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    Shot Clock Violation (04/05/15)

    By John Ewing Director of Research and Analytics @johnewing
    Did Kentucky lose its perfect season because of a shot clock violation that wasn't called?



    Wisconsin upset Kentucky 71-64 on Saturday to advance to the final Monday night against Duke. The Wildcats finished the season 38-1, two wins short of becoming the first undefeated team in college basketball since the 1975-76 Indiana Hoosiers.

    The game was fraught with terrible officiating but did a shot clock violation that wasn't called cost Kentucky the game?

    With 2:41 to play, Kentucky leading 60-58, Wisconsin got away with a clear shot clock violation. The Badgers Nigel Hayes got his own rebound and threw up a second chance shot after the buzzer had sounded.

    The bucket counted and the score was tied at 60 even though it was obvious Hayes was still holding the ball when time ran out on the shot clock. Kentucky would never lead again. Salt in the wound for Big Blue Nation, if the play had occurred one possession later it would have been reviewable as refs can go to the monitor with under two minutes to play.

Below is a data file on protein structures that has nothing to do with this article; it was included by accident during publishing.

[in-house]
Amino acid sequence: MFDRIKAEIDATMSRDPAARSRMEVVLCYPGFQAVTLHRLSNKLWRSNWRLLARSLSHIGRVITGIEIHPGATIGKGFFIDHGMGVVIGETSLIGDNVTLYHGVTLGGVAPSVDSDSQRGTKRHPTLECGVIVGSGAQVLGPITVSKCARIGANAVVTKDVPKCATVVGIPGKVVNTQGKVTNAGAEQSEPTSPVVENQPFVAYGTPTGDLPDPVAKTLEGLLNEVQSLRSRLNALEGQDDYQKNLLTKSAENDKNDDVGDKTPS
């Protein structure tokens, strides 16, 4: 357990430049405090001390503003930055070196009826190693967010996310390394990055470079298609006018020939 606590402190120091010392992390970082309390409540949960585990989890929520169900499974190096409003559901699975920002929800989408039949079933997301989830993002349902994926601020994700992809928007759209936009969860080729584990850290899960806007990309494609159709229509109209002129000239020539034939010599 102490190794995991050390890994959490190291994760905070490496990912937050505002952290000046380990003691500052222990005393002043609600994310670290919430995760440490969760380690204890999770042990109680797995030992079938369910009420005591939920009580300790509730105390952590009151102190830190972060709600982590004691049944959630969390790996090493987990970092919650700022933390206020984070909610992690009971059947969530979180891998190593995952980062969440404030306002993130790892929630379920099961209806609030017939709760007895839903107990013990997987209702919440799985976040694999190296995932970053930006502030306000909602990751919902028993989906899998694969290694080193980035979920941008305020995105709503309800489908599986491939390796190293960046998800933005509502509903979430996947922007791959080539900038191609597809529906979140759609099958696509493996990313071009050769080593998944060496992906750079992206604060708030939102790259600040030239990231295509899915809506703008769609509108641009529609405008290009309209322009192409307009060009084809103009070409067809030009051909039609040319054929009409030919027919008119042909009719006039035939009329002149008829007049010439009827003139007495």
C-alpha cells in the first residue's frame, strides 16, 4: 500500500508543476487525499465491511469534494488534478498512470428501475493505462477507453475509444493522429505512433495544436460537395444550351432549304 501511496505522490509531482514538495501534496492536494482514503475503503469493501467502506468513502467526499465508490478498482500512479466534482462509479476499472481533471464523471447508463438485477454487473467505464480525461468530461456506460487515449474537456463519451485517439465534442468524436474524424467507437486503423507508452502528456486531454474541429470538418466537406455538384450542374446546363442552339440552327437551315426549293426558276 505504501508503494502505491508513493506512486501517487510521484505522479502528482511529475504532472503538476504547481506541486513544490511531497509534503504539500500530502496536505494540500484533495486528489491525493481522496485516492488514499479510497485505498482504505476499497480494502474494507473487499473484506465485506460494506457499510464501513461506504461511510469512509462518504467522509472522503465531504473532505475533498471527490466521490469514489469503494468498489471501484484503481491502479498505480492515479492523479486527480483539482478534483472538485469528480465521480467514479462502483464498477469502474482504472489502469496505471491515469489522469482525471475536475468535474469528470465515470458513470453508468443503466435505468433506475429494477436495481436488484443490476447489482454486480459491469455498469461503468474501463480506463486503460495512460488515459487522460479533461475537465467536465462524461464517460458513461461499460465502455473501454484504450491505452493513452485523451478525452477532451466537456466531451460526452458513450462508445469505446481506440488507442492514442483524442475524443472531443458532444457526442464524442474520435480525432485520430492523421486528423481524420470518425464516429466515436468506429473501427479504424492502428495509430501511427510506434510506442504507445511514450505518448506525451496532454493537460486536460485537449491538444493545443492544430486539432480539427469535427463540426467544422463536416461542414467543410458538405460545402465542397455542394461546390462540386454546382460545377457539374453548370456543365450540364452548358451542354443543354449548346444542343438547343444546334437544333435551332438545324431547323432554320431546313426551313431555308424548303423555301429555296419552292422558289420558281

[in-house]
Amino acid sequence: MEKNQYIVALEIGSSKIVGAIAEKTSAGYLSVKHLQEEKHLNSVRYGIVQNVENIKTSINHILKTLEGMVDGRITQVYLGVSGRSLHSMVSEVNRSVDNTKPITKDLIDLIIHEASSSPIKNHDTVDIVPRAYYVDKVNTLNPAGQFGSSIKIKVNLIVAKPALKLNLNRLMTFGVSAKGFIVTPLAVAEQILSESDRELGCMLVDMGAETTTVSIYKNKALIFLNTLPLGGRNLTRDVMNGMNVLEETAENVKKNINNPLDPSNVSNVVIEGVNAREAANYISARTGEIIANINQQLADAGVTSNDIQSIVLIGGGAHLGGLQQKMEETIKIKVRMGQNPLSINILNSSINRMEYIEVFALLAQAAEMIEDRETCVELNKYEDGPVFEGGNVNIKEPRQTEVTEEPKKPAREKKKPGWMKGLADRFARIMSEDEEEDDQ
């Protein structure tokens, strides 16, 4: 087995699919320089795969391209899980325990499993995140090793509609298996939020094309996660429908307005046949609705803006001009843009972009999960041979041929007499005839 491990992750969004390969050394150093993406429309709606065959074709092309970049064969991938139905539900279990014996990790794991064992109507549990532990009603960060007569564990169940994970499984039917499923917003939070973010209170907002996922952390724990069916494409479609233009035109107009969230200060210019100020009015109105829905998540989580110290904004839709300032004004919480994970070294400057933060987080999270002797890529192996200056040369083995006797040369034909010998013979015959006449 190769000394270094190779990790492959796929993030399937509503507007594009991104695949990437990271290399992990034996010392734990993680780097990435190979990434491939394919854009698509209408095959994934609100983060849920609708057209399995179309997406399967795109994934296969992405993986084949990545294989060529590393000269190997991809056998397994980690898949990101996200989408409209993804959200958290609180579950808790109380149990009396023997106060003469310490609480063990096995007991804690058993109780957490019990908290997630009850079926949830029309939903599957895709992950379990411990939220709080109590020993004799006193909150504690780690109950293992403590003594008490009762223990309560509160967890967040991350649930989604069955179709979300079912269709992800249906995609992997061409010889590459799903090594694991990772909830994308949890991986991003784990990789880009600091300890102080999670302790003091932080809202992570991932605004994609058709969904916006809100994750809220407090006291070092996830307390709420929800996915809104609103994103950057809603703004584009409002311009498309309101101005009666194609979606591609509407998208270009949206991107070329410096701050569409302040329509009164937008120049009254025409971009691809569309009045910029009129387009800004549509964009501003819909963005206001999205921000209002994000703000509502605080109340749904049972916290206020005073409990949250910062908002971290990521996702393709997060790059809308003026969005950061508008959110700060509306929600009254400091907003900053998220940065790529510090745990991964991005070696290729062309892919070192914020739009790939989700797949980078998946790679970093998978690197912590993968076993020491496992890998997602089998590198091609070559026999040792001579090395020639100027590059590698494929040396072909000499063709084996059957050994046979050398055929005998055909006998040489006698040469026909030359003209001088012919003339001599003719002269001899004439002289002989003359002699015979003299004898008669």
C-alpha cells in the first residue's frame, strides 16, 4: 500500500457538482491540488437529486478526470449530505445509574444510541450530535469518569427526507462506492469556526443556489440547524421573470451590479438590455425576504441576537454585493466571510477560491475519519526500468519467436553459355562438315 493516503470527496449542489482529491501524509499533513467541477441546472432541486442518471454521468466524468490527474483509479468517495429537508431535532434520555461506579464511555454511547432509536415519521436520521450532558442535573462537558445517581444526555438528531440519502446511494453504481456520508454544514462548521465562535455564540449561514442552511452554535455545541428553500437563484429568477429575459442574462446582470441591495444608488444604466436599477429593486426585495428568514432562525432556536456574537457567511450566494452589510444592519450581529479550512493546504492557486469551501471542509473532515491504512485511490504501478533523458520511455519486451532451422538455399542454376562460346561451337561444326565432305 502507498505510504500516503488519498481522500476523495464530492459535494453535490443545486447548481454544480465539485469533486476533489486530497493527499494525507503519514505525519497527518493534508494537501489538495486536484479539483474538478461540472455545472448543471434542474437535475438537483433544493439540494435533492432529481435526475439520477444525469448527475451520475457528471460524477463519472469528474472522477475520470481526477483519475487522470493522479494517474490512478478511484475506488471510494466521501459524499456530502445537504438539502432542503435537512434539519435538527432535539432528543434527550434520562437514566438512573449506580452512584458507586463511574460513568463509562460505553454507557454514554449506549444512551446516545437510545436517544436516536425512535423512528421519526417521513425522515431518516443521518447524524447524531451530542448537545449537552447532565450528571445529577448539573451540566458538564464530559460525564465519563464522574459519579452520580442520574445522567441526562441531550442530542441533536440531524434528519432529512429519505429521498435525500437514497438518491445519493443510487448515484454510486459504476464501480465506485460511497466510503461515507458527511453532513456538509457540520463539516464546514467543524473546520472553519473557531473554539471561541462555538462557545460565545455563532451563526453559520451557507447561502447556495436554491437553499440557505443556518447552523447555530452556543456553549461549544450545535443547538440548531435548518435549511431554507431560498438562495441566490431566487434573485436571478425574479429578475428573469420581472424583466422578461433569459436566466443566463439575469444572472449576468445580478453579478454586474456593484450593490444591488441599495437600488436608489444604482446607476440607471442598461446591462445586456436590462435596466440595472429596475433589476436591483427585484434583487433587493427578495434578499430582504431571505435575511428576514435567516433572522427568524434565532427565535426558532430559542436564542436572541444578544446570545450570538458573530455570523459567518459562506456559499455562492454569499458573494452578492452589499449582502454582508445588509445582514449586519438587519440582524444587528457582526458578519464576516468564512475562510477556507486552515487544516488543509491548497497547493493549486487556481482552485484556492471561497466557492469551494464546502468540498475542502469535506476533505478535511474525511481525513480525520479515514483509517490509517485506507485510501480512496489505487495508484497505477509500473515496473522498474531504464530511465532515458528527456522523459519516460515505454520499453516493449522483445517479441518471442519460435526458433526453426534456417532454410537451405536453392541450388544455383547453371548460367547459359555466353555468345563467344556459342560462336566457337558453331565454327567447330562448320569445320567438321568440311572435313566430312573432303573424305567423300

Had a shot clock violation been called, Kentucky leading 60-58 with possession, the Wildcats become 72 percent likely to win.

    Following the no call, with possession in a tied game, Kentucky's expected win probability dropped to 51.7 percent. The no call on the shot clock violation was worth more than 20 percent in expected win probability.

    Did the no call cost Kentucky the game?

    No, the Wildcats were still the projected winner even after the call went against them. Part of being a great team is overcoming bad calls. Wisconsin was the better team Saturday night.

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